Listen to Glenn Gould’s Shockingly Experimental Radio Documentary, The Idea of North (1967)

If genius is an infi­nite capac­i­ty for tak­ing pains, Glenn Gould mer­its each and every one of the many appli­ca­tions of the word “genius” to his name. The world knows that name pri­mar­i­ly as one of a genius of the piano, of course, espe­cial­ly when inter­pret­ing the genius of Johann Sebas­t­ian Bach, but he also made an impres­sion in his home­land of Cana­da as a genius of the radio edit­ing suite. Hav­ing record­ed for the Cana­di­an Broad­cast­ing Cor­po­ra­tion’s clas­si­cal-and-jazz record label CBC Records placed him well to real­ize his ideas on the CBC’s air­waves, most mem­o­rably in the form of The Idea of North, an hour­long med­i­ta­tion on the vast, cold expanse that con­sti­tutes the top third of the coun­try, which first aired on Decem­ber 28, 1967.

The broad­cast’s fifti­eth anniver­sary has prompt­ed Cana­di­ans and non-Cana­di­ans alike to have anoth­er lis­ten to Gould’s best-known radio project, back then shock­ing­ly exper­i­men­tal and still bold­ly uncon­ven­tion­al today. “The pianist used a tech­nique he called ‘con­tra­pun­tal radio,’ lay­er­ing speak­ing voic­es on top of each oth­er to cre­ate a unique son­ic envi­ron­ment sit­u­at­ed in the space between con­ver­sa­tion and music,” says the site of CBC’s Ideas, which recent­ly aired a new episode about the mak­ing of The Idea of North called Return to North.

The page quotes Gould biog­ra­ph­er Geof­frey Payzant as describ­ing it and Gould’s sub­se­quent doc­u­men­taries as “hybrids of music, dra­ma, and sev­er­al oth­er strains, includ­ing essay, jour­nal­ism, anthro­pol­o­gy, ethics, social com­men­tary, [and] con­tem­po­rary his­to­ry.”

One might might well com­pare The Idea of North’s form to that of a fugue, the type of com­plex con­tra­pun­tal com­po­si­tion so close­ly asso­ci­at­ed with Bach and thus with Gould as well. But the form also serves the sub­stance, “that incred­i­ble tapes­try of tun­dra and taiga which con­sti­tutes the Arc­tic and sub-Arc­tic of our coun­try,” as Gould him­self puts it in the broad­cast’s intro­duc­tion. “I’ve read about it, writ­ten about it, and even pulled up my par­ka once and gone there,” he con­tin­ues, but like most Cana­di­ans remained ever “an out­sider” to the North, “and the North has remained for me, a con­ve­nient place to dream about, spin tall tales about, and, in the end, avoid.”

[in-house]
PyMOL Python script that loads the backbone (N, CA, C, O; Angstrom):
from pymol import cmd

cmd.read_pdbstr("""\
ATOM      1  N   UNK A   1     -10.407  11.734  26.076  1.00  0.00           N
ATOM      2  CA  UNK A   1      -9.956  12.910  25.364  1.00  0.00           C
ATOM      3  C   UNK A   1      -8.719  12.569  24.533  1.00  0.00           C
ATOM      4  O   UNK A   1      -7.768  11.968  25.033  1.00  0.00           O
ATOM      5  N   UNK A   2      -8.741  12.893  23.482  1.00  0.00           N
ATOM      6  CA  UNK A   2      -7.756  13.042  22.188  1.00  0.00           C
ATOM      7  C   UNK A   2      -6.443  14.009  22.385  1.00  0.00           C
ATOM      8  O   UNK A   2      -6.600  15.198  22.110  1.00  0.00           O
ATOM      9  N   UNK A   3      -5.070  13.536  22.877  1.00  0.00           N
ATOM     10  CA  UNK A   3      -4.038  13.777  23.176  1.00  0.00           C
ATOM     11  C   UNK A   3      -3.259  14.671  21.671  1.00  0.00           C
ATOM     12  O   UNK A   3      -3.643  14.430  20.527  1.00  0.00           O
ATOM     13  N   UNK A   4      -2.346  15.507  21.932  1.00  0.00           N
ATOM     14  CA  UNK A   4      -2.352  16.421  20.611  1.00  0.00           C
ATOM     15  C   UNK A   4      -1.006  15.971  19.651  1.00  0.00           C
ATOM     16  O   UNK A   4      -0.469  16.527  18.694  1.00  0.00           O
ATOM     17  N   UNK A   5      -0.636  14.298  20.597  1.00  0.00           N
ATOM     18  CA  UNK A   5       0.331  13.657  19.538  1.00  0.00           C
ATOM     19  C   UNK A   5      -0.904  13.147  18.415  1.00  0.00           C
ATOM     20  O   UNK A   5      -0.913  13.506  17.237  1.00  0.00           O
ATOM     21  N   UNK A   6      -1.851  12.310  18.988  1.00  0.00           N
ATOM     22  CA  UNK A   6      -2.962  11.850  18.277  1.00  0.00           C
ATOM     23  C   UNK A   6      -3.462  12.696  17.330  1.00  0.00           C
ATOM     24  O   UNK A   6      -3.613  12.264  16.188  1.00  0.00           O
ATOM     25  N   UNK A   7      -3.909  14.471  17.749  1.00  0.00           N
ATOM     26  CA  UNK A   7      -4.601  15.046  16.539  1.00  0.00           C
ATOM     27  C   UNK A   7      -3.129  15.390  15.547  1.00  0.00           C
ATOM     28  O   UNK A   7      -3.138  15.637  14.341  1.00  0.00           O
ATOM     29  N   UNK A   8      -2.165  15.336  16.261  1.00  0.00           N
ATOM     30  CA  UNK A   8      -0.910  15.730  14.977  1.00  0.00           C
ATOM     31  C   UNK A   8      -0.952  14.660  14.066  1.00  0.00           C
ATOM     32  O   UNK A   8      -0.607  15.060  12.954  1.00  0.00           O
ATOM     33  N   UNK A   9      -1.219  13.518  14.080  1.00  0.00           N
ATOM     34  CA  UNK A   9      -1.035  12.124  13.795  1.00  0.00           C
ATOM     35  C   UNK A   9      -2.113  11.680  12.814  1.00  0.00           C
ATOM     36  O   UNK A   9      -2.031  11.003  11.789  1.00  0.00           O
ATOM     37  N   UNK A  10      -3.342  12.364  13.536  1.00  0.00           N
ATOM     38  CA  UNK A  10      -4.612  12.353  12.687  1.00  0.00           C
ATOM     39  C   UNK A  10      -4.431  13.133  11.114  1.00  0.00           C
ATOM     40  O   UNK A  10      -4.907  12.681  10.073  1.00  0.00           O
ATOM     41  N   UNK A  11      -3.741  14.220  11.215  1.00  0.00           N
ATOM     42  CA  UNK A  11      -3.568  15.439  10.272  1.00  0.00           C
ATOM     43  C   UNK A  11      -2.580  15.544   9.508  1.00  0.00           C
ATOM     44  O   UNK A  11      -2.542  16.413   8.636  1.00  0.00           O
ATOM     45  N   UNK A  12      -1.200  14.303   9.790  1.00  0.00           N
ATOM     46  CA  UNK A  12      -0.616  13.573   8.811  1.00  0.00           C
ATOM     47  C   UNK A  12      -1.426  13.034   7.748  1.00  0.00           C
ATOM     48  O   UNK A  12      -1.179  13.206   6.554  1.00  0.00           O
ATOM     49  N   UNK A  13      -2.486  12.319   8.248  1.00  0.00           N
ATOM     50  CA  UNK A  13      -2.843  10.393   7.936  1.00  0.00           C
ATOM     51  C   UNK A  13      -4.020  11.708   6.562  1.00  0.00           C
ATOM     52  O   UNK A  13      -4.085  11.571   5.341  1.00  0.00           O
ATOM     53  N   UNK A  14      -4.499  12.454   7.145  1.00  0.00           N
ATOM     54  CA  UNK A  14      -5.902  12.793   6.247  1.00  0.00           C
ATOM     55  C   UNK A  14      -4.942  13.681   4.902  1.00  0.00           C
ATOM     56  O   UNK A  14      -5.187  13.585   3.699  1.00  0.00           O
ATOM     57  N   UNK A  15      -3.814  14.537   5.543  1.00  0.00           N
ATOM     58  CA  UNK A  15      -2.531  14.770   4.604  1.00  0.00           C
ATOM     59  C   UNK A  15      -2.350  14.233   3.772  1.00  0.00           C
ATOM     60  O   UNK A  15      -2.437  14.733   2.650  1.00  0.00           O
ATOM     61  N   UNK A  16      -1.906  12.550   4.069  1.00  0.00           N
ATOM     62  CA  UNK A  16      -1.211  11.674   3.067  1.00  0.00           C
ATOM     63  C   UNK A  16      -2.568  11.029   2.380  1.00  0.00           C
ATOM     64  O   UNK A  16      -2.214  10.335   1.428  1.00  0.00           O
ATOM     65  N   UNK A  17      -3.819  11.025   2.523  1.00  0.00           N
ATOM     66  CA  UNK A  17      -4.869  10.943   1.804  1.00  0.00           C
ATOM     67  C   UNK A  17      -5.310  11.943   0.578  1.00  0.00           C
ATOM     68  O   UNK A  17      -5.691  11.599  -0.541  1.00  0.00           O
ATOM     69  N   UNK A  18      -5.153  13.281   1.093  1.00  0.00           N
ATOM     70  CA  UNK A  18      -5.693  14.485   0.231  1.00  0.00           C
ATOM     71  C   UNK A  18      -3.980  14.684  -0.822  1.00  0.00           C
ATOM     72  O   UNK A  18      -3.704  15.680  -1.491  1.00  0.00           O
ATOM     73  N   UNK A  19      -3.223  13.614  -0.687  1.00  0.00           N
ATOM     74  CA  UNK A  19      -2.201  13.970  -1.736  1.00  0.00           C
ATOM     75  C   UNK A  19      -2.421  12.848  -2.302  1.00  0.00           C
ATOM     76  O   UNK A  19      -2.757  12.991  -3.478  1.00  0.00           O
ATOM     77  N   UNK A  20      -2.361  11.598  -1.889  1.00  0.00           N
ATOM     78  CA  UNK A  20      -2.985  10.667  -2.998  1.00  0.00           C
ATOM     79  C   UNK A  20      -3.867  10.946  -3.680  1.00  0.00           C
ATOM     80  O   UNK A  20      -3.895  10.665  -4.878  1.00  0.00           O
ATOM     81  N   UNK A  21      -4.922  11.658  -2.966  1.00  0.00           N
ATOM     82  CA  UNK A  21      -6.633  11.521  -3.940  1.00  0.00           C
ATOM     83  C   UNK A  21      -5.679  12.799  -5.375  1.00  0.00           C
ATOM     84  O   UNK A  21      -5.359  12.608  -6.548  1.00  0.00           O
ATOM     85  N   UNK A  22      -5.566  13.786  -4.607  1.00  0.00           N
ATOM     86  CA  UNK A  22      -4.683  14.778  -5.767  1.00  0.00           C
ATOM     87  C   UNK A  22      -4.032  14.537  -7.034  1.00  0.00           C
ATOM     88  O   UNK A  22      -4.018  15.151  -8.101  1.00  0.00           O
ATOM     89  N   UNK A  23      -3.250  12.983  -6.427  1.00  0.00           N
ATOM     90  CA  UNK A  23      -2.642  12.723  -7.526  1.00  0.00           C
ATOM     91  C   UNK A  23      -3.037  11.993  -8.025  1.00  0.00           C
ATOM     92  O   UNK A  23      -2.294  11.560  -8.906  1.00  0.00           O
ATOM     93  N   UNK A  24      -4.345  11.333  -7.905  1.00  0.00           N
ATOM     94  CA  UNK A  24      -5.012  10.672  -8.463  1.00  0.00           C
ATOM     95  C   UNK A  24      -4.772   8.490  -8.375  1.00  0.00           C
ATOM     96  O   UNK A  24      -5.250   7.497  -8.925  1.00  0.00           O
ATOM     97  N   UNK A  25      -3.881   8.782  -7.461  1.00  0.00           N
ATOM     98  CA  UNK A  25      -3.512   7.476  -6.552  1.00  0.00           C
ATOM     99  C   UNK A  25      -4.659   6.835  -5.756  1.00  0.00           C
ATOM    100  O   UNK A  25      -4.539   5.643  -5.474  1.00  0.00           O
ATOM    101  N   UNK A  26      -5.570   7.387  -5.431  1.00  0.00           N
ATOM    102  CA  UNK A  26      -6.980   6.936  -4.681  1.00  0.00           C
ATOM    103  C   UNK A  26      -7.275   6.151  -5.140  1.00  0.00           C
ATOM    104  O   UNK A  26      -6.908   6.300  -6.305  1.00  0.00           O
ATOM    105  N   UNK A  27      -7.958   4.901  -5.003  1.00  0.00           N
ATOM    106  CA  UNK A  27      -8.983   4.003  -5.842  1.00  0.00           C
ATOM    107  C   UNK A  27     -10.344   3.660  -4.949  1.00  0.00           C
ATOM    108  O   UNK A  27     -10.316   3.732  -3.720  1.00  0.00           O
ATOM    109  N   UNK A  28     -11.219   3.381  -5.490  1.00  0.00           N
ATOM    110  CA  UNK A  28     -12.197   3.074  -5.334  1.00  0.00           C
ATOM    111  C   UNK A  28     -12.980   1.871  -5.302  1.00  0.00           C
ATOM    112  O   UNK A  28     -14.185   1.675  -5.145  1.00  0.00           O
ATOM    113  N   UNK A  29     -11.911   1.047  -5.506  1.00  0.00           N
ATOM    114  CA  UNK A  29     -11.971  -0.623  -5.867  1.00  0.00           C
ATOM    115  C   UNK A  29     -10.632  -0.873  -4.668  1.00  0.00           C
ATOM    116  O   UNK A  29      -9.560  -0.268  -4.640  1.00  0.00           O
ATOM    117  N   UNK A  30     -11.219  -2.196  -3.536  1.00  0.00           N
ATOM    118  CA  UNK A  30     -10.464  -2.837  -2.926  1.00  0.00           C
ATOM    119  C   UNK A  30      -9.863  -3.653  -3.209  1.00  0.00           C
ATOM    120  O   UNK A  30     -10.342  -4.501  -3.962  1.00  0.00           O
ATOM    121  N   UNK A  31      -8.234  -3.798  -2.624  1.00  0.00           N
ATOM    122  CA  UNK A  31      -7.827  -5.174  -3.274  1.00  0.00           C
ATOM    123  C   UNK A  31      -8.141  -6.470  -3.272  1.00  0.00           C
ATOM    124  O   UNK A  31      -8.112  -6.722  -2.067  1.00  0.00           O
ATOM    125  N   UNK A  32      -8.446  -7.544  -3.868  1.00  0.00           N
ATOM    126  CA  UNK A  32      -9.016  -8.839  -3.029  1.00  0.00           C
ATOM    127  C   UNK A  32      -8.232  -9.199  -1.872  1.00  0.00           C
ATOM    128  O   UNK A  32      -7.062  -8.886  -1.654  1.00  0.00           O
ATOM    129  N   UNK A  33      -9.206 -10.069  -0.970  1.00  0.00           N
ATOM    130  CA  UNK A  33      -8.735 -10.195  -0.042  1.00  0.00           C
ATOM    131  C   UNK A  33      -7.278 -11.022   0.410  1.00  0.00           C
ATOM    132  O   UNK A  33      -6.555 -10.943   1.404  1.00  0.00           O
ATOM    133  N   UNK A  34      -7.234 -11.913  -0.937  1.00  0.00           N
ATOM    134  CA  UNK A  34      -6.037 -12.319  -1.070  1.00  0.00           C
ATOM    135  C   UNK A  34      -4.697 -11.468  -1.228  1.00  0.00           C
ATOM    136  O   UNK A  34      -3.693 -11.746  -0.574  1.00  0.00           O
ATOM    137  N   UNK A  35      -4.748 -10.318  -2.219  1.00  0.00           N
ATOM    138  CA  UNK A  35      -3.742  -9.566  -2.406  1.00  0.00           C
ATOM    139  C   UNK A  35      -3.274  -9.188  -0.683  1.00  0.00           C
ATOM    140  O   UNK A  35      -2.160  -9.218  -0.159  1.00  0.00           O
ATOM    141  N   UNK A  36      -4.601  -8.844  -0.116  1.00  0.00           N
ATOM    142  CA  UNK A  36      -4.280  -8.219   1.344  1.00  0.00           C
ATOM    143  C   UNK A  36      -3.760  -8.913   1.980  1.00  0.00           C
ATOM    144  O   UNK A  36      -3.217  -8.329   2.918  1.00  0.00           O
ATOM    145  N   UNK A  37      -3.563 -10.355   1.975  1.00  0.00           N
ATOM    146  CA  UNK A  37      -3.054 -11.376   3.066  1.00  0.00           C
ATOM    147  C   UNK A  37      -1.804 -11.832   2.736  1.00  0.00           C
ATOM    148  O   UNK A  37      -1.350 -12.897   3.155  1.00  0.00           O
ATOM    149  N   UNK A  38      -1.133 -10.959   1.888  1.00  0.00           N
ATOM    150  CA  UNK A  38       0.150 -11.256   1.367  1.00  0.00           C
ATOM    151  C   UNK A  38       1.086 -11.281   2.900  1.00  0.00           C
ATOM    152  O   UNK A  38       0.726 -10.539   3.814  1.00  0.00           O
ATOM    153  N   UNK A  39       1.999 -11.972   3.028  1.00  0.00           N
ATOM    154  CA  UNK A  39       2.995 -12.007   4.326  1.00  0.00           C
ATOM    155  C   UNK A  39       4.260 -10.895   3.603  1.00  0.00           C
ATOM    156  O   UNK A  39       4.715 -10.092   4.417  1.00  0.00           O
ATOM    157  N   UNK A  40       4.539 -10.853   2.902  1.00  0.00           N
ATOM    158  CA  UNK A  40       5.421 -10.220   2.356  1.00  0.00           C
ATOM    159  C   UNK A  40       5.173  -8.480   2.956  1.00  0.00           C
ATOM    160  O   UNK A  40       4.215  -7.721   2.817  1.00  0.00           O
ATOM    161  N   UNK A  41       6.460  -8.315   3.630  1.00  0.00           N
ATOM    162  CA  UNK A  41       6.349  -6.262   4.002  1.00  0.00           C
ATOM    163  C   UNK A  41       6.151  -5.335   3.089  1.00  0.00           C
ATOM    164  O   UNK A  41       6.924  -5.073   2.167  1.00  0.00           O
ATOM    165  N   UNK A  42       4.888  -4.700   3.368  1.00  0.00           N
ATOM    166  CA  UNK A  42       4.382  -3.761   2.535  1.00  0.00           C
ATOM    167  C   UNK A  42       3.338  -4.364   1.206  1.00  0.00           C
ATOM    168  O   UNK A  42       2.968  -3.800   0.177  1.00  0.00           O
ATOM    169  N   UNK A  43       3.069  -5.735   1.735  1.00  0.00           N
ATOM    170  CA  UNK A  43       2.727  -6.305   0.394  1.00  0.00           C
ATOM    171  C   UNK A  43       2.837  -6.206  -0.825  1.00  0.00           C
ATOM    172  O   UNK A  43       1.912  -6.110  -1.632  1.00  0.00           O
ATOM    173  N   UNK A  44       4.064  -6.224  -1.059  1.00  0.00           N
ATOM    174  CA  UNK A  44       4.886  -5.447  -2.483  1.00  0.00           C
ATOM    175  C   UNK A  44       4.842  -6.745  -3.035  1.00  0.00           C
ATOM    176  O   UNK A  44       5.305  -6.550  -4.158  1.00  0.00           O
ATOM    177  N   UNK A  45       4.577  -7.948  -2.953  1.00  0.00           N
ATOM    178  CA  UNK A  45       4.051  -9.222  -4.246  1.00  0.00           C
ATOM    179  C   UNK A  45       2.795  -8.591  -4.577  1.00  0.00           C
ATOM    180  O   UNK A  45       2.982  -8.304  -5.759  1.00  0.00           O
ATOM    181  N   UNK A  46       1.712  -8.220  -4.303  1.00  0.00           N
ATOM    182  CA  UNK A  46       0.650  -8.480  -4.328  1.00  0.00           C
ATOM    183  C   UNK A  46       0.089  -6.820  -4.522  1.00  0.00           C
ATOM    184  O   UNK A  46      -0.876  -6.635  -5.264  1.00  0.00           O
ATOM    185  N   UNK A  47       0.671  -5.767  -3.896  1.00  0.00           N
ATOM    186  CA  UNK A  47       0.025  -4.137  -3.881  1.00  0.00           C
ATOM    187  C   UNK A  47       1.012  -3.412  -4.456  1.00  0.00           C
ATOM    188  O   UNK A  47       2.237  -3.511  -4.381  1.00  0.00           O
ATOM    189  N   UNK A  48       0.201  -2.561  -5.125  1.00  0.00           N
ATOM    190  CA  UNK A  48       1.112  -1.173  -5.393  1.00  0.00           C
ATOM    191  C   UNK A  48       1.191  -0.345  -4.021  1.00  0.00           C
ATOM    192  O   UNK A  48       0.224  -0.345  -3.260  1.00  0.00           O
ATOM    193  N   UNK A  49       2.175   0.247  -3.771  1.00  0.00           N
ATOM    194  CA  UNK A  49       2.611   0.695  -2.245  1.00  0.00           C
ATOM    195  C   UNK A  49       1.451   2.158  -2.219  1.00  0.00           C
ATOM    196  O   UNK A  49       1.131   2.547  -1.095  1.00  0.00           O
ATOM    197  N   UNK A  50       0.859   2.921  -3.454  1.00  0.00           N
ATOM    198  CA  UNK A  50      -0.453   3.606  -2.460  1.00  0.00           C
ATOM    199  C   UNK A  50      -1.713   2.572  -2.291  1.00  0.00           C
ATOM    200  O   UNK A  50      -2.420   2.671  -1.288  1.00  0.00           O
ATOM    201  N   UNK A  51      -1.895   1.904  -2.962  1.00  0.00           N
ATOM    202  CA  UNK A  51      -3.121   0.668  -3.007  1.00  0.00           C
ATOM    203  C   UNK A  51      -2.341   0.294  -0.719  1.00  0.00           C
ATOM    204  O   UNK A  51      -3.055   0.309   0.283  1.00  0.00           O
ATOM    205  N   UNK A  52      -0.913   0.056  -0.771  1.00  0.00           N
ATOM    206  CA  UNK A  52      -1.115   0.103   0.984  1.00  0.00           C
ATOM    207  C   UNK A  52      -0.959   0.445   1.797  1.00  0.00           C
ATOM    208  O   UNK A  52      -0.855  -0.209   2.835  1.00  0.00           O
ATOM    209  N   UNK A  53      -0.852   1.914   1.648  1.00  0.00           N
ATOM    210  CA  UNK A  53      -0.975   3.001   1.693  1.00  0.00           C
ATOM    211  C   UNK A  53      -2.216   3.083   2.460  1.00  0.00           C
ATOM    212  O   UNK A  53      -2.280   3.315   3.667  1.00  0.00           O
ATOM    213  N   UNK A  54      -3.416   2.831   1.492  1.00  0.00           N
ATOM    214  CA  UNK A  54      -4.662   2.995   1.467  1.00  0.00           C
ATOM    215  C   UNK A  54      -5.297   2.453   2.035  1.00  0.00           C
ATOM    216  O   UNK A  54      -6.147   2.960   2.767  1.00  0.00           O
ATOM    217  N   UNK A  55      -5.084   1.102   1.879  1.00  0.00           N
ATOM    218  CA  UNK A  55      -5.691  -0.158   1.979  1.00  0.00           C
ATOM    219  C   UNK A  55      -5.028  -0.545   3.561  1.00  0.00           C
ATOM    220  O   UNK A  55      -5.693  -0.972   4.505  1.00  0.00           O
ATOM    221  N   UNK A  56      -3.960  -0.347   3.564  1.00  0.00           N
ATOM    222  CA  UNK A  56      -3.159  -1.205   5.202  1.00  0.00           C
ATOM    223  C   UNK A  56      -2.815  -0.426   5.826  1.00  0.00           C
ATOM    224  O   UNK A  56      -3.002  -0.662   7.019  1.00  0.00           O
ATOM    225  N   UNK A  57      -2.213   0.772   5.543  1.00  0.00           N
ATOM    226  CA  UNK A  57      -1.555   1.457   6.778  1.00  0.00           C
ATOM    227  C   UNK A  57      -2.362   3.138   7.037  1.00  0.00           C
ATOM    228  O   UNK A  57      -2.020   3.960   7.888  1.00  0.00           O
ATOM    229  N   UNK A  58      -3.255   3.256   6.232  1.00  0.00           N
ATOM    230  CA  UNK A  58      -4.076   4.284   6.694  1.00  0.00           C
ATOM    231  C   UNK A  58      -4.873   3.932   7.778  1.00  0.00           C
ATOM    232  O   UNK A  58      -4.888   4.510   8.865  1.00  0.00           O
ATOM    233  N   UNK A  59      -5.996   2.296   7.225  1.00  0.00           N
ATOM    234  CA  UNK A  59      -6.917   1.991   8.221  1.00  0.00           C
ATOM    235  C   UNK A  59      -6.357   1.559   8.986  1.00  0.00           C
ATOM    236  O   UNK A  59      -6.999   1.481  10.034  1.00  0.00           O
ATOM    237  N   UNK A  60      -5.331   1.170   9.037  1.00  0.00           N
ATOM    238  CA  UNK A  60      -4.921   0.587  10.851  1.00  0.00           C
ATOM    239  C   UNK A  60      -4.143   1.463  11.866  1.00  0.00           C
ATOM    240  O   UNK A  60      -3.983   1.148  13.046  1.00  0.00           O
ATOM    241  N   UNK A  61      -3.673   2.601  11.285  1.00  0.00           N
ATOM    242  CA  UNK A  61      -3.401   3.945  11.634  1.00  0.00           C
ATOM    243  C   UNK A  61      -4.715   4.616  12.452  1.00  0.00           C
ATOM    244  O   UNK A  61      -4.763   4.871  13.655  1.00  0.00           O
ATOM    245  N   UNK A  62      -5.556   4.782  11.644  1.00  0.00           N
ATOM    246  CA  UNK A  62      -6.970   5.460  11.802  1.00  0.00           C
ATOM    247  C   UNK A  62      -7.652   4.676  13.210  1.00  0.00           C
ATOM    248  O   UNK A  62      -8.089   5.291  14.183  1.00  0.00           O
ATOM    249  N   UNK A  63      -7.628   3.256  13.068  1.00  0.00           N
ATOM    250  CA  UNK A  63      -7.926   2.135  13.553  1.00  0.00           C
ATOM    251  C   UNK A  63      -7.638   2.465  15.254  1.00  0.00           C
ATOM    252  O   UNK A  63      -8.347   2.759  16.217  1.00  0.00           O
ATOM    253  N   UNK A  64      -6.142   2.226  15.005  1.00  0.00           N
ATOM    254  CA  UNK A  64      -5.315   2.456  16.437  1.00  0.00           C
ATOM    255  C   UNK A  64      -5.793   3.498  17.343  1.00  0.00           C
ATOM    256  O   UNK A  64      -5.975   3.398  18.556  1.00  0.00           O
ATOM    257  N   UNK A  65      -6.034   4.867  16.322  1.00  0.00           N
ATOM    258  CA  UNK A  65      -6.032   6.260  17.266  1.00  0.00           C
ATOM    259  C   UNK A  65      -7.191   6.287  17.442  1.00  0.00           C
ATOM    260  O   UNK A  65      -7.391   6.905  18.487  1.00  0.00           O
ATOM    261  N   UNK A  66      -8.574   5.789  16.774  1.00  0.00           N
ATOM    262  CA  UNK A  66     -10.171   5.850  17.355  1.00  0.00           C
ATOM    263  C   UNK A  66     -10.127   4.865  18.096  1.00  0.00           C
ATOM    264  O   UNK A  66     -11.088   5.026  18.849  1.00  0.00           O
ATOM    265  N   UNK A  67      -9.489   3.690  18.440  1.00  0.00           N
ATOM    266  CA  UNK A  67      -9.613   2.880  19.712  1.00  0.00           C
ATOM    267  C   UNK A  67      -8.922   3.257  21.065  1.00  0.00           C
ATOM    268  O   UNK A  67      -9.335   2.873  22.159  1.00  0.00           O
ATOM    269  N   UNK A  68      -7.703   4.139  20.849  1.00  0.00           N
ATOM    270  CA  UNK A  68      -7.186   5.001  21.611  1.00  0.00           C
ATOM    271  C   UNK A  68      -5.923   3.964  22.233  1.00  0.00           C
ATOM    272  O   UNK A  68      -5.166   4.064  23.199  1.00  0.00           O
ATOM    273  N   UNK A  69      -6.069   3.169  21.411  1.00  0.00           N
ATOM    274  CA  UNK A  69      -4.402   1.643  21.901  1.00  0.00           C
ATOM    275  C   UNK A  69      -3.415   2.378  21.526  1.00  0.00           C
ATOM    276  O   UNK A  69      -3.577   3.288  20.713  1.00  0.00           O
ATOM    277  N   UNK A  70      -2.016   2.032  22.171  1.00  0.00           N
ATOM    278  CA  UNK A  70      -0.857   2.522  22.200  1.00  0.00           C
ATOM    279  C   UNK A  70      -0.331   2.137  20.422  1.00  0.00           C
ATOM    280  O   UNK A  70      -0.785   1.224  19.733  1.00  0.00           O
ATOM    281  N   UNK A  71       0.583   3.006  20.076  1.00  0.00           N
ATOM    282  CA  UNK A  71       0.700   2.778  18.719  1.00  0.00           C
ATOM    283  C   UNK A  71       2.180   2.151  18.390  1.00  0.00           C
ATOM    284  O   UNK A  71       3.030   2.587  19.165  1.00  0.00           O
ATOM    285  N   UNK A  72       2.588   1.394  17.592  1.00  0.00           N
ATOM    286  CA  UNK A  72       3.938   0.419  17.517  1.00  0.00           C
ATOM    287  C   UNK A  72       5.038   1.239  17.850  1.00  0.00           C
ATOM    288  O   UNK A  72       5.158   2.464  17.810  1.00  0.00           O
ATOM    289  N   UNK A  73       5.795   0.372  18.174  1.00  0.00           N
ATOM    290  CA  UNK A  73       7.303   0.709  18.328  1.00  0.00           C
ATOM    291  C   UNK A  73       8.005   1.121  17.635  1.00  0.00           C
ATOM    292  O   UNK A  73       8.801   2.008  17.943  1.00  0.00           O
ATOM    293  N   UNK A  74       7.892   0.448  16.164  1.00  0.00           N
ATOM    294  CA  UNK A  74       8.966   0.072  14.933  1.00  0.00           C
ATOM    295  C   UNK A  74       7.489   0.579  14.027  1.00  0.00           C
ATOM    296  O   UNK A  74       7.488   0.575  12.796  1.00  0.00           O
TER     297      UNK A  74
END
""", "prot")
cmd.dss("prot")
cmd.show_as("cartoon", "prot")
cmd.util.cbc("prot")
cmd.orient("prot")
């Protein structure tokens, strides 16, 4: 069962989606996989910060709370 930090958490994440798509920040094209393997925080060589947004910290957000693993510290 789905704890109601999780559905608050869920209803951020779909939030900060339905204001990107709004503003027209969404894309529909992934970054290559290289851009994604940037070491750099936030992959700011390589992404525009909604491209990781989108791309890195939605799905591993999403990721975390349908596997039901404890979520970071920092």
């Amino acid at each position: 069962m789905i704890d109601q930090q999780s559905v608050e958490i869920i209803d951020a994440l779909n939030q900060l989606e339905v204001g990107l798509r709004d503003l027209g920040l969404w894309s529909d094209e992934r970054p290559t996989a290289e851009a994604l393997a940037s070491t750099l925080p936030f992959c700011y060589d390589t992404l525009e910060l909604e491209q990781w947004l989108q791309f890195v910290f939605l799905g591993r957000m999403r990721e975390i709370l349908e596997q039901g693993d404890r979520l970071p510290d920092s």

The North also offered Gould a pow­er­ful sym­bol of soli­tude, a con­di­tion which he sought through­out his life, espe­cial­ly after quit­ting live per­for­mance to focus exclu­sive­ly on the stu­dio short­ly before mak­ing The Idea of North. In the decade there­after he made two more for­mal­ly and the­mat­i­cal­ly sim­i­lar doc­u­men­taries, one on coastal New­found­lan­ders and anoth­er on Men­non­ites in Man­i­to­ba, and the three togeth­er make up his “Soli­tude Tril­o­gy.” A tele­vi­sion film of The Idea of North, co-pro­duced by the CBC and PBS, appeared in 1970, lay­er­ing images of the North atop of the words about the North Gould had col­lect­ed. It cer­tain­ly adds a dimen­sion to Gould’s painstak­ing­ly con­struct­ed audio col­lage, but some­how pure radio, the old “the­ater of the mind,” still suits it best: the images of the North he want­ed to evoke, one sens­es just as well now as half a cen­tu­ry ago, exist only in the mind.

Relat­ed Con­tent:

Glenn Gould: Off and On the Record: Two Short Films About the Life & Music of the Eccen­tric Musi­cian

Glenn Gould Explains the Genius of Johann Sebas­t­ian Bach (1962)

Glenn Gould Offers a Strik­ing­ly Uncon­ven­tion­al Inter­pre­ta­tion of 1806 Beethoven Com­po­si­tion

Watch a 27-Year-Old Glenn Gould Play Bach & Put His Musi­cal Genius on Dis­play (1959)

Glenn Gould Gives Us a Tour of Toron­to, His Beloved Home­town (1979)

Based in Seoul, Col­in Mar­shall writes and broad­casts on cities and cul­ture. His projects include the book The State­less City: a Walk through 21st-Cen­tu­ry Los Ange­les and the video series The City in Cin­e­ma. Fol­low him on Twit­ter at @colinmarshall or on Face­book.

What Happens When a Cat Watches Hitchcock’s Psycho

Let’s sus­pend dis­be­lief for a moment and watch Hitch­cock give new mean­ing to “scaredy cat.” Enjoy.

If you would like to sign up for Open Culture’s free email newslet­ter, please find it here. Or fol­low our posts on Threads, Face­book, BlueSky or Mastodon.